{d '2007-01-27'}. 

See ODBC documentation for details.

If you are using TimesTen type mode, see Oracle TimesTen In-Memory Database Release 6.0.3 documentation for information about DateLiteral.

TimeString A string of the format HH:MM:SS enclosed in single quotation marks (')

For example:

'20:25:30'

The range is '00:00:00' to '23:59:59', inclusive. Every component must be two digits. The only spaces allowed are trailing spaces (after the seconds field).

TimeLiteral Format: TIME TimeString

For example:

TIME '20:25:30'

The TIME keyword is case-insensitive.

Usage examples:

INSERT INTO timetable VALUES (TIME '10:00:00');

SELECT * FROM timetable WHERE col1 < TIME '10:00:00';

TimesTen also supports ODBC time-literal syntax. For example:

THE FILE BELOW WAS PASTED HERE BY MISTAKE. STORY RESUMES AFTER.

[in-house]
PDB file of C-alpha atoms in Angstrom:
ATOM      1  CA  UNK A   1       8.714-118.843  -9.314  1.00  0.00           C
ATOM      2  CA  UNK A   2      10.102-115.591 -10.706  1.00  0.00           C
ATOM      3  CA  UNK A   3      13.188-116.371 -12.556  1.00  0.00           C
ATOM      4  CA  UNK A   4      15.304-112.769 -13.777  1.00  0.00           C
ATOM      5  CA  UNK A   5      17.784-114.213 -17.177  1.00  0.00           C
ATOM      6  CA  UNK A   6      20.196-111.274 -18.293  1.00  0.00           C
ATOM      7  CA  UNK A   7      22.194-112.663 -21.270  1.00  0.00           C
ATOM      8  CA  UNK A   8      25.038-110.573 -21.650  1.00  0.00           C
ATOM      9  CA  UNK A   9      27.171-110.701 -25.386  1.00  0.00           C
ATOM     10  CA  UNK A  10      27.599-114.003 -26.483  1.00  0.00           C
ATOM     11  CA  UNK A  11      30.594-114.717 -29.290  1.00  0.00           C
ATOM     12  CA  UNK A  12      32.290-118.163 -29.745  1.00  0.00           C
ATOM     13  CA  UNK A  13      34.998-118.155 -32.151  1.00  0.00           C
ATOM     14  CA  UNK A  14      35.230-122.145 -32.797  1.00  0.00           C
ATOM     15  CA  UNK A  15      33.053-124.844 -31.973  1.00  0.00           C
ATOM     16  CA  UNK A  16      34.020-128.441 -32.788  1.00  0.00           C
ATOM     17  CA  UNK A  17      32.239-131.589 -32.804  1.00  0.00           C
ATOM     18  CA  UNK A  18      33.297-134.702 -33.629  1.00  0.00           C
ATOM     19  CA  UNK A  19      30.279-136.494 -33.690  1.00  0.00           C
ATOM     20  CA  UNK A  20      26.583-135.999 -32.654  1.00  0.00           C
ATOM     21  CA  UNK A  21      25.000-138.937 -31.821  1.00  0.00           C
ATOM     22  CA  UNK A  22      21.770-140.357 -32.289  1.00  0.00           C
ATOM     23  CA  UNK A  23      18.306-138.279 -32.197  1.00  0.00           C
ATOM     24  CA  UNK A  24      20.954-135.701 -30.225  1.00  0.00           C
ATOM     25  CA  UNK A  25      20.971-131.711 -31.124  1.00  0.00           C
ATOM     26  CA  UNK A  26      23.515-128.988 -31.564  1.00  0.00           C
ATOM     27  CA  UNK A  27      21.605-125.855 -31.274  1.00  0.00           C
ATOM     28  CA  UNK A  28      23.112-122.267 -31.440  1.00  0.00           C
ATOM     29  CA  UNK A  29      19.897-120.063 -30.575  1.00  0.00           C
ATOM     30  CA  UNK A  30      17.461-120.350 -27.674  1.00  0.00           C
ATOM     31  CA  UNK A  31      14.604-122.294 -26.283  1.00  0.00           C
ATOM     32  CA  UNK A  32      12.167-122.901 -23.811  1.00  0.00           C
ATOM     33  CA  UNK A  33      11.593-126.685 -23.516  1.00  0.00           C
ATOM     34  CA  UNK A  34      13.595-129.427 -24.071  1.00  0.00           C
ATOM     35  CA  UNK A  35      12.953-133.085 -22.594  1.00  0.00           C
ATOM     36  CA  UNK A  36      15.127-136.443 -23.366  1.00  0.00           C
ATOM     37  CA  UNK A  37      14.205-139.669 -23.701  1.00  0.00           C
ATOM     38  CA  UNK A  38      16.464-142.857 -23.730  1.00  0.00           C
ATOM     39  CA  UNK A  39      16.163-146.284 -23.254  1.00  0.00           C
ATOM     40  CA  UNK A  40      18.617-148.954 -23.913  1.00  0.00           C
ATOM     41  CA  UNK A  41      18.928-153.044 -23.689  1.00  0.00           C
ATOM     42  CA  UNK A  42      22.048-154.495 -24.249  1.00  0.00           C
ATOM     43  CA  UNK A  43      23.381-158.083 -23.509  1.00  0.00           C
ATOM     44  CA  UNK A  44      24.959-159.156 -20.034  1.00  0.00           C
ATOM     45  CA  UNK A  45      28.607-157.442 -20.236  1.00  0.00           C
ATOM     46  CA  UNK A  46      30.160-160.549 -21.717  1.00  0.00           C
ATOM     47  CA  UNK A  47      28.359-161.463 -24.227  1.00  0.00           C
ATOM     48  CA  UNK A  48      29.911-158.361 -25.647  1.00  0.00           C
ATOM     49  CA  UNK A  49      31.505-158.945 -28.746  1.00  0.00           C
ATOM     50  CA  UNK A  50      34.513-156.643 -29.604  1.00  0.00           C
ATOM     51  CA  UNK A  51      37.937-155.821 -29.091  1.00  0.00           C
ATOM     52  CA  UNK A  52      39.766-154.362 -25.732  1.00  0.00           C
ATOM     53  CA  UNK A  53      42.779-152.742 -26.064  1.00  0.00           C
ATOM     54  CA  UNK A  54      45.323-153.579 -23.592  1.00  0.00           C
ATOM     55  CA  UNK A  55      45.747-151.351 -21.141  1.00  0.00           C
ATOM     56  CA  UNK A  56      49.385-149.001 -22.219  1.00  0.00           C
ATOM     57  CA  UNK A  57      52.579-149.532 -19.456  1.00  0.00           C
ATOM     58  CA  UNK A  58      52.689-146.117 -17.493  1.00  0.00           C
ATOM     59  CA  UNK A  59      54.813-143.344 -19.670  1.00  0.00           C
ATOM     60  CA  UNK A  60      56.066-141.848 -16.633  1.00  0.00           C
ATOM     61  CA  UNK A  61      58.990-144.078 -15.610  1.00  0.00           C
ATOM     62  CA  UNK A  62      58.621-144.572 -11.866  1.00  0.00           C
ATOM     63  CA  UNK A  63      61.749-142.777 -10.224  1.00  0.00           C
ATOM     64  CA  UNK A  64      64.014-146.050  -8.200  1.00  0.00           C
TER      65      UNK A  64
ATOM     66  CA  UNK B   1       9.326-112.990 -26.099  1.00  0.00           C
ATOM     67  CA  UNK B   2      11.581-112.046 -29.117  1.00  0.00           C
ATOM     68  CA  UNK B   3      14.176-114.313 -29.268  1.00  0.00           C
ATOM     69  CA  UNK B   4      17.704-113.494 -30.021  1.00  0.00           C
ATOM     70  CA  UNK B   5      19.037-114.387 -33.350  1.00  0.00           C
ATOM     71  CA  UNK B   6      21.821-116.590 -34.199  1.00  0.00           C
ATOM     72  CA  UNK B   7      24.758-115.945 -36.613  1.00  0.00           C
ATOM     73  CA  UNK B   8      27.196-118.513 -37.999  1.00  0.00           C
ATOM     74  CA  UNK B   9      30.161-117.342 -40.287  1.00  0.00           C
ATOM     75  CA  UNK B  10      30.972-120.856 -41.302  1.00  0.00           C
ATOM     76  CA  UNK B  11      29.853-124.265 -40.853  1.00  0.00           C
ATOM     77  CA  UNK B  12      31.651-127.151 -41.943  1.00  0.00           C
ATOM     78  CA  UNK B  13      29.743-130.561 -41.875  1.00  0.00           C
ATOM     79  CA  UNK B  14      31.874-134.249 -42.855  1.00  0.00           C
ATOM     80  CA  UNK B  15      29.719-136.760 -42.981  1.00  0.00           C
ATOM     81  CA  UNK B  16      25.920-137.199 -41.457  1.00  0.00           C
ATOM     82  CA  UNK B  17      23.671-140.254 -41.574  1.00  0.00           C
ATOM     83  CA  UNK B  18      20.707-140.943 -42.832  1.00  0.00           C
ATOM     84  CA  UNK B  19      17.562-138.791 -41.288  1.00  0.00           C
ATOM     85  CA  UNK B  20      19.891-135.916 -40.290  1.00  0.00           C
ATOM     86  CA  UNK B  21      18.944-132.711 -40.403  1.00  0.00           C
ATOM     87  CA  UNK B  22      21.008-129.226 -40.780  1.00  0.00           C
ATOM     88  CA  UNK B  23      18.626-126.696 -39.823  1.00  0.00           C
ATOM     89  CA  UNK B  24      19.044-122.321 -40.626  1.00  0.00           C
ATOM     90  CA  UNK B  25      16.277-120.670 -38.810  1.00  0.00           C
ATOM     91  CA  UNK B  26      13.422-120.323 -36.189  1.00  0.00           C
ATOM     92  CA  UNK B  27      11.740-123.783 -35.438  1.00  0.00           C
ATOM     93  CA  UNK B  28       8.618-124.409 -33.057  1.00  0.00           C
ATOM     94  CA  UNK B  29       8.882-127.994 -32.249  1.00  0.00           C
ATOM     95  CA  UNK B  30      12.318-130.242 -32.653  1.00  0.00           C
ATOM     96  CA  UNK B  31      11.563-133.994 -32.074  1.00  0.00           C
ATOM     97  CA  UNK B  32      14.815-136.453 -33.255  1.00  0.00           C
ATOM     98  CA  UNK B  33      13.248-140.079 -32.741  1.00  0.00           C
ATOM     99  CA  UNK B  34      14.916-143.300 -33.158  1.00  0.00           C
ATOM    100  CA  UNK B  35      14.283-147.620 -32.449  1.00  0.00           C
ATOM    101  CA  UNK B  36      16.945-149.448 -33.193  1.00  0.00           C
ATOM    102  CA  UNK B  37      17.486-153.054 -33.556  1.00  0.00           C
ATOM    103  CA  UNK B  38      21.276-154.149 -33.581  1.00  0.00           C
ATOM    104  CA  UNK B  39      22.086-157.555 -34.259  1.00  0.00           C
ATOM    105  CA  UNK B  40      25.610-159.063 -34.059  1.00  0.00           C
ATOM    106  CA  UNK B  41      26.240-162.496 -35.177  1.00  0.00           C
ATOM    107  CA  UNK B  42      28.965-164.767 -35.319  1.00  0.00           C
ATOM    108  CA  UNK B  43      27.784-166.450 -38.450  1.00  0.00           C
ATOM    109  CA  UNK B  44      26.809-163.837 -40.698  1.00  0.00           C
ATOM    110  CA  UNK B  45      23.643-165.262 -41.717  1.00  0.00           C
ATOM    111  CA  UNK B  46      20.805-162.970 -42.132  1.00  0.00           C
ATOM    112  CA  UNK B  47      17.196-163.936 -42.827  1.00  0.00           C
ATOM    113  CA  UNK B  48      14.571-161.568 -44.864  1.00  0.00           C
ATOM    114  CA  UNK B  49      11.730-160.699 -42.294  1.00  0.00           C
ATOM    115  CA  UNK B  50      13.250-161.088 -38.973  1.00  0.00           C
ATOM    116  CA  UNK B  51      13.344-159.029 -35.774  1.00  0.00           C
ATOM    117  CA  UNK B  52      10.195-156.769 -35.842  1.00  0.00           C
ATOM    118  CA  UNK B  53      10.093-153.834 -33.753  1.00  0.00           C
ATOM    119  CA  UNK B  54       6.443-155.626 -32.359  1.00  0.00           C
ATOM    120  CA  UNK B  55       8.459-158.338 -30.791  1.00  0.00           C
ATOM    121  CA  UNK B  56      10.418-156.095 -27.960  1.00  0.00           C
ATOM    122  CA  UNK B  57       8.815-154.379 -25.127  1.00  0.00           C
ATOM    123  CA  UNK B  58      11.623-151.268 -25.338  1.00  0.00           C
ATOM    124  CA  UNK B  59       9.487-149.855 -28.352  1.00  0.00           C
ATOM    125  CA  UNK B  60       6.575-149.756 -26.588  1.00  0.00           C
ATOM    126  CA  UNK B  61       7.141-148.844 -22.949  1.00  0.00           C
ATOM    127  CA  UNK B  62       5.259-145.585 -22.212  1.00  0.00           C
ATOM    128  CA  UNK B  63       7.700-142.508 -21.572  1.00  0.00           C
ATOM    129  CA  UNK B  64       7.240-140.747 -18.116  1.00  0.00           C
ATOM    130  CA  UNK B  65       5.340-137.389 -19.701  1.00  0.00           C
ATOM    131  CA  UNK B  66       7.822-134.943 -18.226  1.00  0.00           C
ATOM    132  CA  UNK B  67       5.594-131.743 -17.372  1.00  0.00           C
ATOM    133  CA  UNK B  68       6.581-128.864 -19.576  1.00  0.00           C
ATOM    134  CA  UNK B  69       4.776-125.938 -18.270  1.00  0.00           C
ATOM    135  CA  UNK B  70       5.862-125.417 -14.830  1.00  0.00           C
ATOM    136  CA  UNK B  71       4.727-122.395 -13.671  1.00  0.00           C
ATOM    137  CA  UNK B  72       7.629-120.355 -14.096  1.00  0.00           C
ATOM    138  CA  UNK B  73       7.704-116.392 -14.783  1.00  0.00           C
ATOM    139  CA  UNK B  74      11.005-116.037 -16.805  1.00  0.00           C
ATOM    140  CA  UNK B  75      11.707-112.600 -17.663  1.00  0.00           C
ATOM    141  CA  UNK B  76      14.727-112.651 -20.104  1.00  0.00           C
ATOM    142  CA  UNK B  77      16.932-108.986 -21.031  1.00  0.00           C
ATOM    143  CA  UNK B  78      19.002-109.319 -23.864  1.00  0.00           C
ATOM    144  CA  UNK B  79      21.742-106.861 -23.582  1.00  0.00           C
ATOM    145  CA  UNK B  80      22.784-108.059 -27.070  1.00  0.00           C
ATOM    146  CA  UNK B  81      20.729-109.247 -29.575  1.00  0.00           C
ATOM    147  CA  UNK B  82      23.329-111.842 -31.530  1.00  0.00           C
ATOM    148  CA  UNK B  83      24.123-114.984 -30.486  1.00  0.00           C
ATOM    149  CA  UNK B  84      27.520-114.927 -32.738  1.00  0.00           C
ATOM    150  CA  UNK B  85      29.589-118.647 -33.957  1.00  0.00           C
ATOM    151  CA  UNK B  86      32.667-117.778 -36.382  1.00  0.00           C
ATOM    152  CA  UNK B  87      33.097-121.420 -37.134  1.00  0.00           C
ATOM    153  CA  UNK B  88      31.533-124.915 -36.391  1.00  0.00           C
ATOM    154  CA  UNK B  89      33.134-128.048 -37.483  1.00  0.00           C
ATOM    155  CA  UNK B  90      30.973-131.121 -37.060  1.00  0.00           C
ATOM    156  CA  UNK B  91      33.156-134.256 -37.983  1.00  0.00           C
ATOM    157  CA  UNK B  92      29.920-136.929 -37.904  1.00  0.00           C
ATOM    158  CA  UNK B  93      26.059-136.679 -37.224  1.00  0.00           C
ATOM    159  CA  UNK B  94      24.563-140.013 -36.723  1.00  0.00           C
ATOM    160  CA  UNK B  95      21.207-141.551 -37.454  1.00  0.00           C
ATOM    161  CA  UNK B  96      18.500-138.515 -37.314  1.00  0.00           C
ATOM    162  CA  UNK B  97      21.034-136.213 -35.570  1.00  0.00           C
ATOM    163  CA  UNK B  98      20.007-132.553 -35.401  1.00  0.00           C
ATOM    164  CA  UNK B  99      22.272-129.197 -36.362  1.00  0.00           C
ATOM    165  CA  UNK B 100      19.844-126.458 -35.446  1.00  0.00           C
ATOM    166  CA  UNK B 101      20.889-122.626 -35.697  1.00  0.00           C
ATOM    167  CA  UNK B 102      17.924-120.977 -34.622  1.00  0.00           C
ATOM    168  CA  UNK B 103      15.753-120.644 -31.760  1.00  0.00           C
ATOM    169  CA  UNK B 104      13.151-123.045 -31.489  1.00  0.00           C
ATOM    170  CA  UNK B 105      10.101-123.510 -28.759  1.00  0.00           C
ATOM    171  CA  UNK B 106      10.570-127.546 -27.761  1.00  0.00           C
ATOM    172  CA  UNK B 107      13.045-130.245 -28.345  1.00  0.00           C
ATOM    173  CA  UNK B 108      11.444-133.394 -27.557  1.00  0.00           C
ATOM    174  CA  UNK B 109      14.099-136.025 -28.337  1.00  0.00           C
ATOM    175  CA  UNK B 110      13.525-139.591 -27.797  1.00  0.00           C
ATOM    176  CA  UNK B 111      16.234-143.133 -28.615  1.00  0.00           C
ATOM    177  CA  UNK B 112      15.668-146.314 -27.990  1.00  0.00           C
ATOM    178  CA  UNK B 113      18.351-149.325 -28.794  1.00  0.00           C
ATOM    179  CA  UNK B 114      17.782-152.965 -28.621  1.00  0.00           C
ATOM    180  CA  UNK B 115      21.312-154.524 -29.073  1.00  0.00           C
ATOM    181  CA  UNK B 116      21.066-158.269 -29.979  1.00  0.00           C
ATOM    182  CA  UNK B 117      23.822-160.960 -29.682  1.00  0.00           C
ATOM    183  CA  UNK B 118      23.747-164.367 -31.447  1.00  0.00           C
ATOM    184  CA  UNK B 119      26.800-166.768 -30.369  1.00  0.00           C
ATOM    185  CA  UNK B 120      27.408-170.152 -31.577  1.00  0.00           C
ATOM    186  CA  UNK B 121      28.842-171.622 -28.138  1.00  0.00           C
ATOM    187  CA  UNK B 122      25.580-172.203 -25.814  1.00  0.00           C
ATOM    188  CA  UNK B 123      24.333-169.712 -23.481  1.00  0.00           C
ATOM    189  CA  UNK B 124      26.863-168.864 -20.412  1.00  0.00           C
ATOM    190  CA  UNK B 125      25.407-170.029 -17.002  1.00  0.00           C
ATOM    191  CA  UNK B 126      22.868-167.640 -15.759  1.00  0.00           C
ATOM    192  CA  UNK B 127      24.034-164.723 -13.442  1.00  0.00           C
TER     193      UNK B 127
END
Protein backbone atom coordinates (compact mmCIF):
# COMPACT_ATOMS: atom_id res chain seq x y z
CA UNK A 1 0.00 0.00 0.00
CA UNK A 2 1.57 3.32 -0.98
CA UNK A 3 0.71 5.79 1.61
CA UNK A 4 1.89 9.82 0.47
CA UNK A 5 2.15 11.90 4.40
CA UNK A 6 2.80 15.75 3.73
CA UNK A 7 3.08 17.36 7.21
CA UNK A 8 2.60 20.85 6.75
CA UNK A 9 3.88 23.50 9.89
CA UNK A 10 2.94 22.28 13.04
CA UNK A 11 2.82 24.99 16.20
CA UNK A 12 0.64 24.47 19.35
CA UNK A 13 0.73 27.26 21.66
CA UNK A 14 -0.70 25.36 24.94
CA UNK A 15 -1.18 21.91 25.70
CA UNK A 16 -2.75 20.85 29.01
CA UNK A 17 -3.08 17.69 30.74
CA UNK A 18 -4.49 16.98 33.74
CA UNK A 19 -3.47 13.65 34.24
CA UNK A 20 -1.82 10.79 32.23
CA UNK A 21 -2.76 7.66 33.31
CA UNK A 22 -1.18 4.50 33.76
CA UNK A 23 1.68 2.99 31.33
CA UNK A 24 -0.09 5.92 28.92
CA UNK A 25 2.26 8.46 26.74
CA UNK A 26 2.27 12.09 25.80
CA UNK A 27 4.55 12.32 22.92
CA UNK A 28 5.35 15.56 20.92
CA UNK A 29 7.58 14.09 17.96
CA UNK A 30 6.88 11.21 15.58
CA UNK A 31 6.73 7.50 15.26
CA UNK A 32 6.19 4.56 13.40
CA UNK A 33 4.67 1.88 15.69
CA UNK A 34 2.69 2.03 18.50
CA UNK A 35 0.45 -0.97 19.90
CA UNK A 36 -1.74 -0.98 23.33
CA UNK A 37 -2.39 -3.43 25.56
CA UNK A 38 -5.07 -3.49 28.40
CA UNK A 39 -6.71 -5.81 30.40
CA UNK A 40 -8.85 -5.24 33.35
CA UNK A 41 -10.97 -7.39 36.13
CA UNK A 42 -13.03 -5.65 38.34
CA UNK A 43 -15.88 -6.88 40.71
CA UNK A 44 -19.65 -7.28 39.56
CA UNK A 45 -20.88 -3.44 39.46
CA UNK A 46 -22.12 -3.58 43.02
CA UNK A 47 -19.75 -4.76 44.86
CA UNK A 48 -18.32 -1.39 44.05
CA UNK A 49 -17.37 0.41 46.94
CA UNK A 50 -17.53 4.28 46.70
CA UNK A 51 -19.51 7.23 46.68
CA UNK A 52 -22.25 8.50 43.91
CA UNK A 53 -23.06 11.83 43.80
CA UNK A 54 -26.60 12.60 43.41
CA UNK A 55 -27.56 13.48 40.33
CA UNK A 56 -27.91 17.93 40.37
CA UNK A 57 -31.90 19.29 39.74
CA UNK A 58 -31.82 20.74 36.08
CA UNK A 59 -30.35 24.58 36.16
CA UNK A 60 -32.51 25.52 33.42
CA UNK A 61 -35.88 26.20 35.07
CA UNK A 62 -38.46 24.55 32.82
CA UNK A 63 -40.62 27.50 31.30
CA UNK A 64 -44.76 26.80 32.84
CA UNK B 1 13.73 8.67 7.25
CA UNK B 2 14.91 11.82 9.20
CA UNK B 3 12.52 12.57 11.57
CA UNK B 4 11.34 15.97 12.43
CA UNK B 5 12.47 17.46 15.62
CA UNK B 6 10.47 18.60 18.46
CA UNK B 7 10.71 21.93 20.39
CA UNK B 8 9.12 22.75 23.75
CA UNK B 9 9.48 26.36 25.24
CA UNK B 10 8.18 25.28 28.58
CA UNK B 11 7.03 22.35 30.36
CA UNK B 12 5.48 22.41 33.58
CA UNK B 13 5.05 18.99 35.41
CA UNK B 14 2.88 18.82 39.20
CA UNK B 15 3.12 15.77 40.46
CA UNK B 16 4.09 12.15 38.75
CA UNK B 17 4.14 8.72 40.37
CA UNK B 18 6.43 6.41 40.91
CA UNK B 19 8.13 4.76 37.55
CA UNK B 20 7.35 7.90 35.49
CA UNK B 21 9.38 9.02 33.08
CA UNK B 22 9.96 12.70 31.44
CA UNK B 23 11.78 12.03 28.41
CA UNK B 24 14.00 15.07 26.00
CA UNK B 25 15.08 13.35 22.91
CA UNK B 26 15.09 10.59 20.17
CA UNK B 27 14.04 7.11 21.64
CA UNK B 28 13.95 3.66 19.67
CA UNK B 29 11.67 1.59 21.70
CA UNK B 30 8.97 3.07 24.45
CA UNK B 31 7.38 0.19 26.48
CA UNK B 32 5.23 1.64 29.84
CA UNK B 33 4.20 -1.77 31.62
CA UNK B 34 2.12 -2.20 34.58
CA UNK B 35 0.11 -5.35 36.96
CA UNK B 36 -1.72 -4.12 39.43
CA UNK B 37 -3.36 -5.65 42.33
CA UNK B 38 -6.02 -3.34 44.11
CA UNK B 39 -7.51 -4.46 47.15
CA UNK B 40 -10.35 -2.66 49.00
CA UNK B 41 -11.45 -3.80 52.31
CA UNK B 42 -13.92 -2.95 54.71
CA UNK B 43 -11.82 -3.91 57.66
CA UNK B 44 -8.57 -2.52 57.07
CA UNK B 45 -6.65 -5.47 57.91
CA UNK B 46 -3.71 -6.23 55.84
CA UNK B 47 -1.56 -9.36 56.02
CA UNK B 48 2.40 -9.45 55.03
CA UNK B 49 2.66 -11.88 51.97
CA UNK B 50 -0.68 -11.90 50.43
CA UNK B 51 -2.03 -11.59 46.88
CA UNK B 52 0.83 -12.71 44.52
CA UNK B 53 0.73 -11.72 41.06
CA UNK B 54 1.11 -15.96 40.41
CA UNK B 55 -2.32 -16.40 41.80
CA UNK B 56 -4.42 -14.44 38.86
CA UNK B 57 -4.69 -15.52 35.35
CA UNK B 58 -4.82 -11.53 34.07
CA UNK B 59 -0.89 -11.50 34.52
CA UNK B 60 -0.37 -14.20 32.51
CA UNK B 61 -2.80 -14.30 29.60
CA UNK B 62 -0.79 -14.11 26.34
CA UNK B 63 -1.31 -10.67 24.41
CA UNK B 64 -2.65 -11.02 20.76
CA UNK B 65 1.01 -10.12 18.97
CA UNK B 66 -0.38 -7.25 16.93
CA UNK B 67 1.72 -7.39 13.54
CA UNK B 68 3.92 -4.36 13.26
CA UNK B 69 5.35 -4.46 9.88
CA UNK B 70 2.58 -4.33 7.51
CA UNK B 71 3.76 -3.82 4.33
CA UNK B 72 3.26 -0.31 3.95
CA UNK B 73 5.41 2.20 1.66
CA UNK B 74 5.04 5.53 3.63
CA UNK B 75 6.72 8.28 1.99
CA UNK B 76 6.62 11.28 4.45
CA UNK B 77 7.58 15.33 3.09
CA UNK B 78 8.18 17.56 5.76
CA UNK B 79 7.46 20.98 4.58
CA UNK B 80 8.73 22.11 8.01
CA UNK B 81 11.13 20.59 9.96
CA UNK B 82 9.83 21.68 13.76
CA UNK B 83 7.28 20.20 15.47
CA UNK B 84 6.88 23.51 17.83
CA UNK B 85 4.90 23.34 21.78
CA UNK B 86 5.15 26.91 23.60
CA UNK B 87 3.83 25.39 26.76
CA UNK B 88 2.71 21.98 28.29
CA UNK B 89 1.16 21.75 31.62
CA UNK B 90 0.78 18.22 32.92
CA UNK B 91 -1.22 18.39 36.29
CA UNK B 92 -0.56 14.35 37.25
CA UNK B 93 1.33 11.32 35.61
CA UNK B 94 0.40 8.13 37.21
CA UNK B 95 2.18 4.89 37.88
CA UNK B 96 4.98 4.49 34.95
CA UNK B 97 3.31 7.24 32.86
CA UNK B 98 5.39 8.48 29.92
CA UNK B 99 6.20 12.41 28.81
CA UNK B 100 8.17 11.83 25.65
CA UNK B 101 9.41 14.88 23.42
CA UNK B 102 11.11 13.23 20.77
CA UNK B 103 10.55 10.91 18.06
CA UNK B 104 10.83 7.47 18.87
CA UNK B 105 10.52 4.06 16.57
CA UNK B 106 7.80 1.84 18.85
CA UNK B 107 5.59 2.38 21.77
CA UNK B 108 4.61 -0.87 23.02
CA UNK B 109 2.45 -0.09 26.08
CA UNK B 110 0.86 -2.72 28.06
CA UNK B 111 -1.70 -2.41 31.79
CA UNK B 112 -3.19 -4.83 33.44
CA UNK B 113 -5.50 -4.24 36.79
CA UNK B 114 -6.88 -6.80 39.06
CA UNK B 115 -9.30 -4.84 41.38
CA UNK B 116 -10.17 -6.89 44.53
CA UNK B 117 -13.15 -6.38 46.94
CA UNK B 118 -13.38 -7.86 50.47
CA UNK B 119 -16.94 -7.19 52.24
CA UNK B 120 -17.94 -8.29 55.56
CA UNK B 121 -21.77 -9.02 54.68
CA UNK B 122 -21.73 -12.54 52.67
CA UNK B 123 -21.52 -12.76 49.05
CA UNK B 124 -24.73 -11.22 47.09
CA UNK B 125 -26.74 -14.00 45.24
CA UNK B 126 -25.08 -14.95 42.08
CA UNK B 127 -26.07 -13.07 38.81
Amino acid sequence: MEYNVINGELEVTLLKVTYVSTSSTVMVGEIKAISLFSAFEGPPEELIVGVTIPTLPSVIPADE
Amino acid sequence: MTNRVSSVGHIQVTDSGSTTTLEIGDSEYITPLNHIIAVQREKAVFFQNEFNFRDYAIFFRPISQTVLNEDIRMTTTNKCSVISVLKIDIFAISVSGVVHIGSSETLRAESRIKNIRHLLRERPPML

{t '12:00:00'}
TimestampString A string of the format YYYY-MM-DD HH:MI:SS [.FFFFFFFFF] -enclosed in single quotation marks (')

The range is from '-4713-01-01' (January 1, 4712 BC) to '9999-12-31' (December 31, 9999). The year field must be a four-digit value. All other fields except for the fractional part must be two-digit values. The fractional field can consist of zero to nine digits. For TT_TIMESTAMP data types, a string of format YYYY-MM-DD HH:MM:SS[.FFFFFF] enclosed in single quotation marks('). The range is from '1753-01-01 00:00:00.000000' to '9999-12-31 23:59:59.999999'. The fractional field can consist of zero to six digits.

If you have a CHAR column called C1, and want to enforce the TIME comparison, you can do the following:

SELECT * FROM testable WHERE C1 = TIME '12:00:00'

In this example, each CHAR value from C1 is converted into a TIME value before comparison, provided that values in C1 conform to the proper TIME syntax.

If you are using TimesTen type mode, see Oracle TimesTen In-Memory Database Release 6.0.3 documentation for information on TimestampString.